Head of Amnesty's Ukraine office quits after group accuses Kyiv

Pokalchuk said Amnesty unwittingly "created material that sounded like support for Russian narratives of the invasion."

 The logo of Amnesty International is seen next to director of Mujeres En Linea Luisa Kislinger, during a news conference to announce the results of an investigation into humans rights abuses committed in Venezuela during protests against President Nicolas Maduro in Caracas, Venezuela February 20, 2 (photo credit: REUTERS/CARLOS JASSO)
The logo of Amnesty International is seen next to director of Mujeres En Linea Luisa Kislinger, during a news conference to announce the results of an investigation into humans rights abuses committed in Venezuela during protests against President Nicolas Maduro in Caracas, Venezuela February 20, 2
(photo credit: REUTERS/CARLOS JASSO)

The head of Amnesty International's Ukraine office has quit the human rights body in a disagreement with it after the group accused Ukraine's armed forces of endangering civilians by basing troops in residential areas during the Russian invasion.

Amnesty made the comments in a report published on Thursday that drew fierce criticism from the Ukrainian government. President Volodymyr Zelensky led denunciations of Amnesty's allegations, accusing the group of "trying to shift the responsibility from the aggressor to the victim." Amnesty's Ukraine head Oksana Pokalchuk said on Facebook late on Friday that she was resigning as she opposed the report's publication and now understood that she could not get it changed or removed.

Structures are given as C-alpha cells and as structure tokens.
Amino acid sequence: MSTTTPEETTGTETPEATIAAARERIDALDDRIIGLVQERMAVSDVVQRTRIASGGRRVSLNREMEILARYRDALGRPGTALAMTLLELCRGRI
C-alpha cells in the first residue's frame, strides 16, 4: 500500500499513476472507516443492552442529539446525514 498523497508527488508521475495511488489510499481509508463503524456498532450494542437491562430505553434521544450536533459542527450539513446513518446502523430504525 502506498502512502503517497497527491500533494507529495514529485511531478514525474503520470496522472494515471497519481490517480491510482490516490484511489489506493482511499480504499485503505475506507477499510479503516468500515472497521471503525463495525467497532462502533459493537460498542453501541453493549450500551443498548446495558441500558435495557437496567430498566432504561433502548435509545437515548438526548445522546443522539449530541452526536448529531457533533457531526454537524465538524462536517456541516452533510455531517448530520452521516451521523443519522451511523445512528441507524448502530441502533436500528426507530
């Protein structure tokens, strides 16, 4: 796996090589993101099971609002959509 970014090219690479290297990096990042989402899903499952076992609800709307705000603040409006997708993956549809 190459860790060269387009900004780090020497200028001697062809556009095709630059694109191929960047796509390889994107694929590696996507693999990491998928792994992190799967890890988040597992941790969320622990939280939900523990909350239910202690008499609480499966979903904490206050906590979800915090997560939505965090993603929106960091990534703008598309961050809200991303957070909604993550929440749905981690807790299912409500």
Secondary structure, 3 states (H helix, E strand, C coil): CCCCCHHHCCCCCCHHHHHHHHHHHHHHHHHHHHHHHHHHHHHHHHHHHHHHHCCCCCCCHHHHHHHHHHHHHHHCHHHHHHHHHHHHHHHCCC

Pokalchuk said Amnesty unwittingly "created material that sounded like support for Russian narratives of the invasion. In an effort to protect civilians, this study became a tool of Russian propaganda."

"It pains me to admit it, but we disagreed with the leadership of Amnesty International on values. That's why I decided to leave the organization."

Questions on Pokalchuk's resignation

Asked about Pokalchuk's resignation, an Amnesty spokesperson quoted Agnes Callamard, the organization's secretary general, as saying: “Oksana has been a valued member of Amnesty staff, and has led the Amnesty International Ukraine office for seven years with many significant human rights successes."

 Russia's attack on Ukraine continues, in Donetsk region (credit: REUTERS) Russia's attack on Ukraine continues, in Donetsk region (credit: REUTERS)

"It pains me to admit it, but we disagreed with the leadership of Amnesty International on values. That's why I decided to leave the organization."

Oksana Pokalchuk

"We are sorry to hear that she is leaving the organization, but we respect her decision and wish her well.”

Asked about the criticism of this week's report, Amnesty said it was preparing a further statement.